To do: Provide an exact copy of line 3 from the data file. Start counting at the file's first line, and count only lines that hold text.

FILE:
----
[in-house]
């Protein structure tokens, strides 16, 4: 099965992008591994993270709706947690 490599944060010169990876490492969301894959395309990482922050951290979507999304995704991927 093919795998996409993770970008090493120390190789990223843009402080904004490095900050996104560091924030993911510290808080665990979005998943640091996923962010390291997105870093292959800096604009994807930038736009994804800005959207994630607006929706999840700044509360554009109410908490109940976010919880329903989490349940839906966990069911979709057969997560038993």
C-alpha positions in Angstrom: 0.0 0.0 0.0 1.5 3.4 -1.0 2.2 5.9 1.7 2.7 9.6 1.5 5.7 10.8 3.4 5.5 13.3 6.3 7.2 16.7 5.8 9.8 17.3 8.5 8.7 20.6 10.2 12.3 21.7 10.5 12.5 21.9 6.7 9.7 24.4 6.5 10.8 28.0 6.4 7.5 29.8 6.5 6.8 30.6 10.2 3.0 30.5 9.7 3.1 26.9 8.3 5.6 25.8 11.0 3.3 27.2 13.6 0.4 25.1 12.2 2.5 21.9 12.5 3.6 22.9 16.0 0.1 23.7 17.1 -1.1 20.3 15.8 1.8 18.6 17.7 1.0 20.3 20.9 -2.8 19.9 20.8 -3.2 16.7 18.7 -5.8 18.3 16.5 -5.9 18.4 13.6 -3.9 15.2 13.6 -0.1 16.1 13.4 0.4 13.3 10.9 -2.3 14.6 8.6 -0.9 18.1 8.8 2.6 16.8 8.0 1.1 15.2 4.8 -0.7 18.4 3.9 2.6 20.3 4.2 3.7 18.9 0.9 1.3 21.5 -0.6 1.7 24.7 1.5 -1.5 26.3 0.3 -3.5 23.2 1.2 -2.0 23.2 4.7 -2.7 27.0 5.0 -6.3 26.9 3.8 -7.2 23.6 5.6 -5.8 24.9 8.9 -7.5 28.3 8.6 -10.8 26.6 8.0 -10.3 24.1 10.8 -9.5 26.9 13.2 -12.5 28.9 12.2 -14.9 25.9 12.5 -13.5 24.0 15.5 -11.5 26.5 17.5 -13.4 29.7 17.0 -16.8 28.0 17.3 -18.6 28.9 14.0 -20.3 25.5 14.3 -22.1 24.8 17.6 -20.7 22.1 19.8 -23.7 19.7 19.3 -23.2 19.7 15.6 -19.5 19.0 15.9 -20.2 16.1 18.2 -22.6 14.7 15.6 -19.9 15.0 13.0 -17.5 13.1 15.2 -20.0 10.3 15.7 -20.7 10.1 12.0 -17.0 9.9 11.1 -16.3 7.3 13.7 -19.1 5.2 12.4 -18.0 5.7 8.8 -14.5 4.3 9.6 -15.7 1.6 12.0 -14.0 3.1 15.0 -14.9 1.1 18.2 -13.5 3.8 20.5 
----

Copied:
C-alpha positions in Angstrom: 0.0 0.0 0.0 1.5 3.4 -1.0 2.2 5.9 1.7 2.7 9.6 1.5 5.7 10.8 3.4 5.5 13.3 6.3 7.2 16.7 5.8 9.8 17.3 8.5 8.7 20.6 10.2 12.3 21.7 10.5 12.5 21.9 6.7 9.7 24.4 6.5 10.8 28.0 6.4 7.5 29.8 6.5 6.8 30.6 10.2 3.0 30.5 9.7 3.1 26.9 8.3 5.6 25.8 11.0 3.3 27.2 13.6 0.4 25.1 12.2 2.5 21.9 12.5 3.6 22.9 16.0 0.1 23.7 17.1 -1.1 20.3 15.8 1.8 18.6 17.7 1.0 20.3 20.9 -2.8 19.9 20.8 -3.2 16.7 18.7 -5.8 18.3 16.5 -5.9 18.4 13.6 -3.9 15.2 13.6 -0.1 16.1 13.4 0.4 13.3 10.9 -2.3 14.6 8.6 -0.9 18.1 8.8 2.6 16.8 8.0 1.1 15.2 4.8 -0.7 18.4 3.9 2.6 20.3 4.2 3.7 18.9 0.9 1.3 21.5 -0.6 1.7 24.7 1.5 -1.5 26.3 0.3 -3.5 23.2 1.2 -2.0 23.2 4.7 -2.7 27.0 5.0 -6.3 26.9 3.8 -7.2 23.6 5.6 -5.8 24.9 8.9 -7.5 28.3 8.6 -10.8 26.6 8.0 -10.3 24.1 10.8 -9.5 26.9 13.2 -12.5 28.9 12.2 -14.9 25.9 12.5 -13.5 24.0 15.5 -11.5 26.5 17.5 -13.4 29.7 17.0 -16.8 28.0 17.3 -18.6 28.9 14.0 -20.3 25.5 14.3 -22.1 24.8 17.6 -20.7 22.1 19.8 -23.7 19.7 19.3 -23.2 19.7 15.6 -19.5 19.0 15.9 -20.2 16.1 18.2 -22.6 14.7 15.6 -19.9 15.0 13.0 -17.5 13.1 15.2 -20.0 10.3 15.7 -20.7 10.1 12.0 -17.0 9.9 11.1 -16.3 7.3 13.7 -19.1 5.2 12.4 -18.0 5.7 8.8 -14.5 4.3 9.6 -15.7 1.6 12.0 -14.0 3.1 15.0 -14.9 1.1 18.2 -13.5 3.8 20.5 